A lesson on autism

written by B L Swee, a parent whose child is diagnosed with ASD (autistic spectrum disorder)

JY has been such a charming child. We were so taken by his good looks and funny behaviour that we never realised that something was very wrong with him. The biggest concern we had about him was the fact that he had no words. But this was easily dismissed by well-meaning people around us who assured us that they knew X, Y or Z who didn't speak until 3 years old and then couldn't stop talking for even a minute.

This was the beginning of our folly. We kept postponing the deadline we gave him for blurting his first word. Even as late as 22 months, we told ourselves we would consult a specialist only if he didn't speak by his second birthday. It was as if magic would make him say his first word on the day itself.

It was not so much of denial than pure foolish ignorance that resulted in carelessness on our part. We were blind to all his tell-tale signs of autism as we did not know what autism is, nor did we ever bother to find out. We naively believed that this kind of thing could only happen to other people. We never thought it was a big deal that he was behaving so unusually:

1) he had not spoken a single word by his 18th month;

2) he did not even point or gesture to make up for his lack of speech;

3) he was totally uninterested in toys;

4) he was roaming around aimlessly most of the time;

5) he was mouthing and licking objects when there was no longer a good reason as he had already developed his full set of teeth;

6) he never waved goodbye to anyone.

7) he hardly responded when his name was called;

8) he had unusual interests in the most unlikely objects such as brushes, mops etc and would attempt to reach them at all costs;

9) he never attempted to show us something that interested him and

10) he was sometimes in deep thought with a faraway look.

We had simply assumed that it was a personality problem - that he was aloof and would open up to people when he was ready, on his own terms. We genuinely believed that JY was just going to be a late-talker.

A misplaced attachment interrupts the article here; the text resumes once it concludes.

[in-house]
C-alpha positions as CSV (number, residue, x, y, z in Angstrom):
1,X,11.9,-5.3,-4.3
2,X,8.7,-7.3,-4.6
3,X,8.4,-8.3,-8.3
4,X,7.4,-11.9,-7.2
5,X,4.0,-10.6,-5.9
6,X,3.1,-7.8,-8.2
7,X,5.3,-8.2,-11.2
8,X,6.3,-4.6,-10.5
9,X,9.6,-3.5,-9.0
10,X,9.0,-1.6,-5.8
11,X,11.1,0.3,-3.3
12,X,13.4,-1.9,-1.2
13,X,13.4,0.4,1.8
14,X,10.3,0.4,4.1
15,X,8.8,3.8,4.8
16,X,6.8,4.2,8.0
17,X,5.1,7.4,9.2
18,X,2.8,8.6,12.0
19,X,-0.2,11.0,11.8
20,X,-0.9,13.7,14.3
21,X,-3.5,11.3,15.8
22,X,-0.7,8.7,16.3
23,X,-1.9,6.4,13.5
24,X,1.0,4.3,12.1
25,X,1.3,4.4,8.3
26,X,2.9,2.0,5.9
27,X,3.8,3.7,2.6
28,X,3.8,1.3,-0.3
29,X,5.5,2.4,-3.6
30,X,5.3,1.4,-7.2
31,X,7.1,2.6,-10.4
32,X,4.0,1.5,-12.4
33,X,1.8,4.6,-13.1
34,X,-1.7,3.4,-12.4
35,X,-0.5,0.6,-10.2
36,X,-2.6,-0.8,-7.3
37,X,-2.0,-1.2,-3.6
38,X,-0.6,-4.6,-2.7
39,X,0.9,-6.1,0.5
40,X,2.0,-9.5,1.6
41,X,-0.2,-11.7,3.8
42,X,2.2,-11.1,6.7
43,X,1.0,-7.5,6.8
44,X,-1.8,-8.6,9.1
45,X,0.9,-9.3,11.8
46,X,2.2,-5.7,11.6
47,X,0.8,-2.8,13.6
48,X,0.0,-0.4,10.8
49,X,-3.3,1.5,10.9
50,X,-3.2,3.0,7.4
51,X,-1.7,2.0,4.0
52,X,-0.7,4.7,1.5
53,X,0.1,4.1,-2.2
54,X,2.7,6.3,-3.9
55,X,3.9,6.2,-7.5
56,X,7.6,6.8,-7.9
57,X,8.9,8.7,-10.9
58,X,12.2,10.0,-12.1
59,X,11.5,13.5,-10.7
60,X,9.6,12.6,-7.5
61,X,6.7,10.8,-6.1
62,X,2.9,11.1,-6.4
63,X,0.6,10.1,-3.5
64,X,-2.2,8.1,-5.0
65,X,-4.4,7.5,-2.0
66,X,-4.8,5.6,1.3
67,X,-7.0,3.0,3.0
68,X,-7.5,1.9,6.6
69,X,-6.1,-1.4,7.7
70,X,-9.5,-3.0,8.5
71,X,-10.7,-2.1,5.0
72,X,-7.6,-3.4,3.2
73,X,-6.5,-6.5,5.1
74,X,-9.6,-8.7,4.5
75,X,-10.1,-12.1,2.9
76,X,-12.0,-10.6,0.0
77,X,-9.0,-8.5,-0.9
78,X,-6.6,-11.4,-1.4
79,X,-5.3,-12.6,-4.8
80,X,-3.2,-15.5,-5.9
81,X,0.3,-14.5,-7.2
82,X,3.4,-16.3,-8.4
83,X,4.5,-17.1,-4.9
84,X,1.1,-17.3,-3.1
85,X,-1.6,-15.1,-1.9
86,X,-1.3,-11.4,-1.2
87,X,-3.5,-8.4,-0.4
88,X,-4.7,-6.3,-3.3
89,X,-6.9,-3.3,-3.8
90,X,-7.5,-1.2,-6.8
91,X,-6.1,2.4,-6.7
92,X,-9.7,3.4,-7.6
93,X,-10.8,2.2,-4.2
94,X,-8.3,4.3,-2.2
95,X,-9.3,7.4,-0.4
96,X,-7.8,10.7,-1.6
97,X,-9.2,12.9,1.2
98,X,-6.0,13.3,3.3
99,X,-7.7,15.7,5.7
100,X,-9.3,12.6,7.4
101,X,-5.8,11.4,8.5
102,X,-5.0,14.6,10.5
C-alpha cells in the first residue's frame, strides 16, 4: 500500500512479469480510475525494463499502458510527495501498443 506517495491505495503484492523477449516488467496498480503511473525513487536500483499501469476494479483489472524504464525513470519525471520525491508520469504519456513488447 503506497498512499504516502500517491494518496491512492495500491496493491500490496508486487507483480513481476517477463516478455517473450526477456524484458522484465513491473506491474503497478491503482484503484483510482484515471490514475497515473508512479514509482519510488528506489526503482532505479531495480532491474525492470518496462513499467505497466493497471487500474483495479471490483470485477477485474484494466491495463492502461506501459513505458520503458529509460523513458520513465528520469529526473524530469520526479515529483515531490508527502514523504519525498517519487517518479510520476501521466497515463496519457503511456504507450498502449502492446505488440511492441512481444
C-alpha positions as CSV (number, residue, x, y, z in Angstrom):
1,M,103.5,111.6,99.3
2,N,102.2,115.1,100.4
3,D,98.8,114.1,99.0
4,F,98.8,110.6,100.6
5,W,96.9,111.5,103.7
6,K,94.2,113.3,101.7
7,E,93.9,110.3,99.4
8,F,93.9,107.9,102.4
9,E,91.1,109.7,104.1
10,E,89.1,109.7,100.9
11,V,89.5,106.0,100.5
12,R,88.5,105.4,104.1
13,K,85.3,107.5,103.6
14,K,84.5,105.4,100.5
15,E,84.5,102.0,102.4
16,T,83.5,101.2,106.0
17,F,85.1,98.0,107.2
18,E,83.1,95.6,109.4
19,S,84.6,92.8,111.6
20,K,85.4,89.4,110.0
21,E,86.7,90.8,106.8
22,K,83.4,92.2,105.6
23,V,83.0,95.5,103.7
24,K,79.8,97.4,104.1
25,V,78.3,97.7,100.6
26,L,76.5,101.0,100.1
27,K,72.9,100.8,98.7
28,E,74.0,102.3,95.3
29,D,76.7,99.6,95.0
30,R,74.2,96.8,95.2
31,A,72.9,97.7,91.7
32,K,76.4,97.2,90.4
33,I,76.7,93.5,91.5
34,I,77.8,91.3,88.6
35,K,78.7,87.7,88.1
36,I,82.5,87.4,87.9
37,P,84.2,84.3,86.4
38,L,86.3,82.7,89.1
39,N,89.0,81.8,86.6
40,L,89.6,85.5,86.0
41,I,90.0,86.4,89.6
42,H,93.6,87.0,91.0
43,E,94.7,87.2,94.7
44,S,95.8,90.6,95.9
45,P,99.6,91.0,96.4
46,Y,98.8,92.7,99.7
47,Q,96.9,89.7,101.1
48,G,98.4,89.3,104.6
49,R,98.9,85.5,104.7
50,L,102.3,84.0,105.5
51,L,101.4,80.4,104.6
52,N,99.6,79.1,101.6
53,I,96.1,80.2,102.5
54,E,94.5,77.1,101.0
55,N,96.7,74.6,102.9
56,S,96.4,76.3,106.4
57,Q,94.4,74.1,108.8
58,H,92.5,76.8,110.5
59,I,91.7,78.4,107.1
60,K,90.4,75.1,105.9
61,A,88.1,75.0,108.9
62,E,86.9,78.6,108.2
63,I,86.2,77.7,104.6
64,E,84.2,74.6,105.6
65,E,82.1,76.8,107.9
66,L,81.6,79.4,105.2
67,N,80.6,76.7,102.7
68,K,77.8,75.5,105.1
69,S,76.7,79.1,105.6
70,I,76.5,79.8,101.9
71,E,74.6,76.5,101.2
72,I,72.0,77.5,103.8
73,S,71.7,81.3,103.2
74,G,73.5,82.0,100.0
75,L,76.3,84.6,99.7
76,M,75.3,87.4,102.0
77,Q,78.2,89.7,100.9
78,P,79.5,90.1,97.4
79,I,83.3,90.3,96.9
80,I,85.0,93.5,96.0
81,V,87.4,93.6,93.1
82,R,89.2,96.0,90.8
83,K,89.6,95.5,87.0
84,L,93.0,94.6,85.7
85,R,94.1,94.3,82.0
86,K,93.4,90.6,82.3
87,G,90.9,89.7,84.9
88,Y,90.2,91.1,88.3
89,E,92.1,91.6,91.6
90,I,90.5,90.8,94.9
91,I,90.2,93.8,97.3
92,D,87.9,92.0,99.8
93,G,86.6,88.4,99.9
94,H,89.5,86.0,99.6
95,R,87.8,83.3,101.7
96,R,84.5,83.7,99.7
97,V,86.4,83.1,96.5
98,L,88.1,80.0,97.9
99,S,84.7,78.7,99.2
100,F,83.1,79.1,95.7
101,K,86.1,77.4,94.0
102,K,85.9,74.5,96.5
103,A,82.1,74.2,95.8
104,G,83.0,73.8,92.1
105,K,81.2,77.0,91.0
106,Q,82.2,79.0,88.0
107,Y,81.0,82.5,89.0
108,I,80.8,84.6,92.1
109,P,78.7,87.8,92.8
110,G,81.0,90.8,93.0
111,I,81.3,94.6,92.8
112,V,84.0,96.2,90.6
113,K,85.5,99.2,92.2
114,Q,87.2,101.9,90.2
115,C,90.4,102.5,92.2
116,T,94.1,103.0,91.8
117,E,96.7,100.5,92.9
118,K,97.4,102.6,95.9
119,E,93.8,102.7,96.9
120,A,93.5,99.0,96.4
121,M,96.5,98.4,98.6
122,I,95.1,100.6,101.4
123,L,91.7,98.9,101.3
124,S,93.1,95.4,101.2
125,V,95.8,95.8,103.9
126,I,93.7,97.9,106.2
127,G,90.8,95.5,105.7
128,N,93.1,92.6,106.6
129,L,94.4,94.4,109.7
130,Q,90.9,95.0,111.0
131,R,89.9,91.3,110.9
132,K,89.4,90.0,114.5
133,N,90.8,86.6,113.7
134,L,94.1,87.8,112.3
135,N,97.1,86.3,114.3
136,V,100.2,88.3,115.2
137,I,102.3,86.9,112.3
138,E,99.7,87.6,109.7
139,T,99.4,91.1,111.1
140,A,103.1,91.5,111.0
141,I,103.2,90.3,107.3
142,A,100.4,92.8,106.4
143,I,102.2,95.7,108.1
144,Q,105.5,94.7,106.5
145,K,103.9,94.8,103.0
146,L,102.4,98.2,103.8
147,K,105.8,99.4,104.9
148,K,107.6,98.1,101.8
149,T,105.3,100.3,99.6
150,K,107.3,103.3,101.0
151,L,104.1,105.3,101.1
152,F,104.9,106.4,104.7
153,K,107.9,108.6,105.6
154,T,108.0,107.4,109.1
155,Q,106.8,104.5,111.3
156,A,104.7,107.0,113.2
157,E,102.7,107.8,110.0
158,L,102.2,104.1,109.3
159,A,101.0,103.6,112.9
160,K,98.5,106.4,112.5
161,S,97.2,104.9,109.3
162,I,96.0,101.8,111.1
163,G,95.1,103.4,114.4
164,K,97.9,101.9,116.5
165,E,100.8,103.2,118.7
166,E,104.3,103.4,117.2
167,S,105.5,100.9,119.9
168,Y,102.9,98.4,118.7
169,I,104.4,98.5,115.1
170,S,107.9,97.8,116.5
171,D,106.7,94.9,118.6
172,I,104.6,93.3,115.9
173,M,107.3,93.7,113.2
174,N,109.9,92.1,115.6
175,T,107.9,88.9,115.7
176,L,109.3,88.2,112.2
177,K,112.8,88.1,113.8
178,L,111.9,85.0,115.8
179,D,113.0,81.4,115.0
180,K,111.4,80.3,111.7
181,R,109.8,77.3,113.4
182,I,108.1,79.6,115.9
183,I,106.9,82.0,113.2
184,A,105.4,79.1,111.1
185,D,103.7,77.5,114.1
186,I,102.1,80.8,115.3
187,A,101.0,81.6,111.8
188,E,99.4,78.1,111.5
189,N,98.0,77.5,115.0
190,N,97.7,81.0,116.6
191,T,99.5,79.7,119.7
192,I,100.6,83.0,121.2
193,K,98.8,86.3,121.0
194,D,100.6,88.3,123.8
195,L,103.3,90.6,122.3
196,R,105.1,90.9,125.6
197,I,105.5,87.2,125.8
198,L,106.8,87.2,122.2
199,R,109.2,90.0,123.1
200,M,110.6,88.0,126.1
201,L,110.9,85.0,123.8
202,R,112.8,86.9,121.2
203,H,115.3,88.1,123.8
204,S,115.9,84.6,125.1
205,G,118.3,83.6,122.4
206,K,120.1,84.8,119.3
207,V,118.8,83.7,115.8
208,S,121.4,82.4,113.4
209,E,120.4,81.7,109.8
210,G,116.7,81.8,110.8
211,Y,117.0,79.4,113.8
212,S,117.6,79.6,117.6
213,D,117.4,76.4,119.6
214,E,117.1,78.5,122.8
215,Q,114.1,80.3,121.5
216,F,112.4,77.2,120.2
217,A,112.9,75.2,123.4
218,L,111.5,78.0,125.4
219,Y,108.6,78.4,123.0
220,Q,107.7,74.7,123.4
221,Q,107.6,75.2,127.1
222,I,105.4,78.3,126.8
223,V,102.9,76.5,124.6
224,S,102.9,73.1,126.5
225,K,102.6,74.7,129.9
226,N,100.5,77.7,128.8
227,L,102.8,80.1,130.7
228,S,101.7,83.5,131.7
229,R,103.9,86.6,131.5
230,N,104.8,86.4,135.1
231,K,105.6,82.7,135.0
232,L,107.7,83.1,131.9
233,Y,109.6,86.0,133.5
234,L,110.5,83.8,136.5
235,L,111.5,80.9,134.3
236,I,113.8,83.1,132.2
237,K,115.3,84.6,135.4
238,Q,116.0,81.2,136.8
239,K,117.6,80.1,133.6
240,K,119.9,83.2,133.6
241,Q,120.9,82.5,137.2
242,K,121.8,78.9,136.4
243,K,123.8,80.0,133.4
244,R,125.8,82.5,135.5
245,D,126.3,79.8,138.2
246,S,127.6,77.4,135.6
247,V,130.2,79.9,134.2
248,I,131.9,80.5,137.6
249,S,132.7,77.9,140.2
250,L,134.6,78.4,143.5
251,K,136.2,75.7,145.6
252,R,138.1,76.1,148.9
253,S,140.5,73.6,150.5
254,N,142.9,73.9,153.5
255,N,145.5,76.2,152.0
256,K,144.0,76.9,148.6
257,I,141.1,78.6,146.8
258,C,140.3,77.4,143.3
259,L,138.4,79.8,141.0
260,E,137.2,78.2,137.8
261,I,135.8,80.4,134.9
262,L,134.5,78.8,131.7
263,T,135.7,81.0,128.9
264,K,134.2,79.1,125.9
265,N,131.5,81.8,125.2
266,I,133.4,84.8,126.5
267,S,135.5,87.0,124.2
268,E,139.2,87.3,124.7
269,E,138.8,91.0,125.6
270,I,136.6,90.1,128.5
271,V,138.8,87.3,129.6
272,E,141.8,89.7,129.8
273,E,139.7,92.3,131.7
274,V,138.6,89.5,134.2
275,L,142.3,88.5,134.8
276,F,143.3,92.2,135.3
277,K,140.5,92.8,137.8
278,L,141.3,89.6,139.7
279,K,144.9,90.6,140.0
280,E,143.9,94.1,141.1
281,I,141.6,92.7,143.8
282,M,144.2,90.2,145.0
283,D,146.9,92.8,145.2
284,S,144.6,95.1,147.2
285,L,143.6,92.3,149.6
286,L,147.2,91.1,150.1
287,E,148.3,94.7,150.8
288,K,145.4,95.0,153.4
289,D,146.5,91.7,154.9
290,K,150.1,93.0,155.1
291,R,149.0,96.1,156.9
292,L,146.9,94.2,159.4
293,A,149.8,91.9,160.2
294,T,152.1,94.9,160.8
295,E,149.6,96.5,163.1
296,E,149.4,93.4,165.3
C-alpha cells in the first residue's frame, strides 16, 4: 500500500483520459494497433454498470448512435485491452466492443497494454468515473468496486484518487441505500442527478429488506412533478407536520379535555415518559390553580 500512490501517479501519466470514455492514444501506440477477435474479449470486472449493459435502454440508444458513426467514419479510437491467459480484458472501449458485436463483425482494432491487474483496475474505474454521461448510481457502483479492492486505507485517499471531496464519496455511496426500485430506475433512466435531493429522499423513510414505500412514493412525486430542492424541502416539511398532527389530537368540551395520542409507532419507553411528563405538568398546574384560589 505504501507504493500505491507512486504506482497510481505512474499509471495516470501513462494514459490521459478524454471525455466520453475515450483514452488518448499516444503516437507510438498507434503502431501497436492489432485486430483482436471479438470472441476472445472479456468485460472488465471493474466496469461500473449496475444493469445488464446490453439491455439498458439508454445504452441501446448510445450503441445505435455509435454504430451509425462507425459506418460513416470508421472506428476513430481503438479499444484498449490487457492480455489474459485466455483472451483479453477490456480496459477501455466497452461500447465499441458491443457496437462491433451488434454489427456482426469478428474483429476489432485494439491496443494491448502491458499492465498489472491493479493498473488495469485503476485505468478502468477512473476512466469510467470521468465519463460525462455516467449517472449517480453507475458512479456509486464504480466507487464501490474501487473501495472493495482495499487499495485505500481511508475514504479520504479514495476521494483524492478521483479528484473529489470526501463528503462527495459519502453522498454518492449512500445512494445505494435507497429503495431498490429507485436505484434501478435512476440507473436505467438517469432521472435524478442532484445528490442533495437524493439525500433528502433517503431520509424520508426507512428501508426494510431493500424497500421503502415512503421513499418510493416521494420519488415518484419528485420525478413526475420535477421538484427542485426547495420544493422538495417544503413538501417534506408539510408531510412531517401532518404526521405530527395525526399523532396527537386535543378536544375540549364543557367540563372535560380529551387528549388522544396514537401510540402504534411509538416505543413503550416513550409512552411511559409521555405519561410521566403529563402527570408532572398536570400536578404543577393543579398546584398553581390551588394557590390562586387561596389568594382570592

Ironically, this is the problem that many parents face. We are a hundred times more alert to the symptoms of minor, short-term illness such as HFMD and, chicken pox than something devastating like autism which is a lifelong condition. The level of awareness amongst parents is pathetically and dangerously low for something that is widespread. (In the United States,  1 in 150 children has autism.)

How many of us really understand the purpose of sending our children for developmental check- ups? I certainly did not. I used to find it a chore to give the doctor all the answers to a checklist of milestones - I wondered why I had to pay him for merely putting ticks into the boxes. I saw the assessment as a mere scoring sheet to show how well my child was measuring up to the skills and abilities expected of a child his age. I used to think it was better to delay the assessment if he had not attained a certain skill yet. I never realised that it was a checkpoint for danger, to let us hold the bull by the horns should there be a problem.

It was a big misfortune that in our case, our family doctor thought little of developmental check-ups too. He probably thought it was more lucrative to see another 3 patients during the time he would have to read out the questions in the developmental checklist and then tick off the answers. When I asked him if we should do the assessment with JY at 18 months or hold it off, he told me not to bother if I didn't feel there was anything wrong.

I honestly did not feel that was a problem with JY then, which set us back by another six months until he turned two. It was only then that the nagging feeling that something was not right plagued me. Yet, I could not quite pinpoint what exactly was wrong. I did not even know where to start searching on the Iinternet.It was not until we happened to meet up with a friend whose son had autism that a bell rang in our collective heads. We realised that JY shared too many similarities with my friend’s autistic son. That night, I came home with a heavy heart and I googled for “autism” on the Internet. The puzzles started to form a picture I was not ready for. The realisation came crashing down on me and I was awakened with a pain I would never forget. I already knew what to expect even before seeing the Child Developmental Specialist but when the diagnosis finally came out of her mouth, it still seemed so surreal.

For many parents like me, the date of diagnosis will always be imprinted in our minds. The day that made our lives change forever.

In sharing this, it is my earnest wish that many parents will be spared the same anguish, even if just a little. I hope with a keener sense of awareness about autism, more parents will keep a better lookout for things that truly matter. As long as there is a lingering doubt about a child’s developmental issues, parents should never wait but do a self-check on the Internet and seek consultation from a specialist as soon as possible.

Autism is not something that can be outgrown or wished away. This basic understanding is a crucial step all parents need to undertake as we brace ourselves to race against time and take on the enormous challenges ahead.

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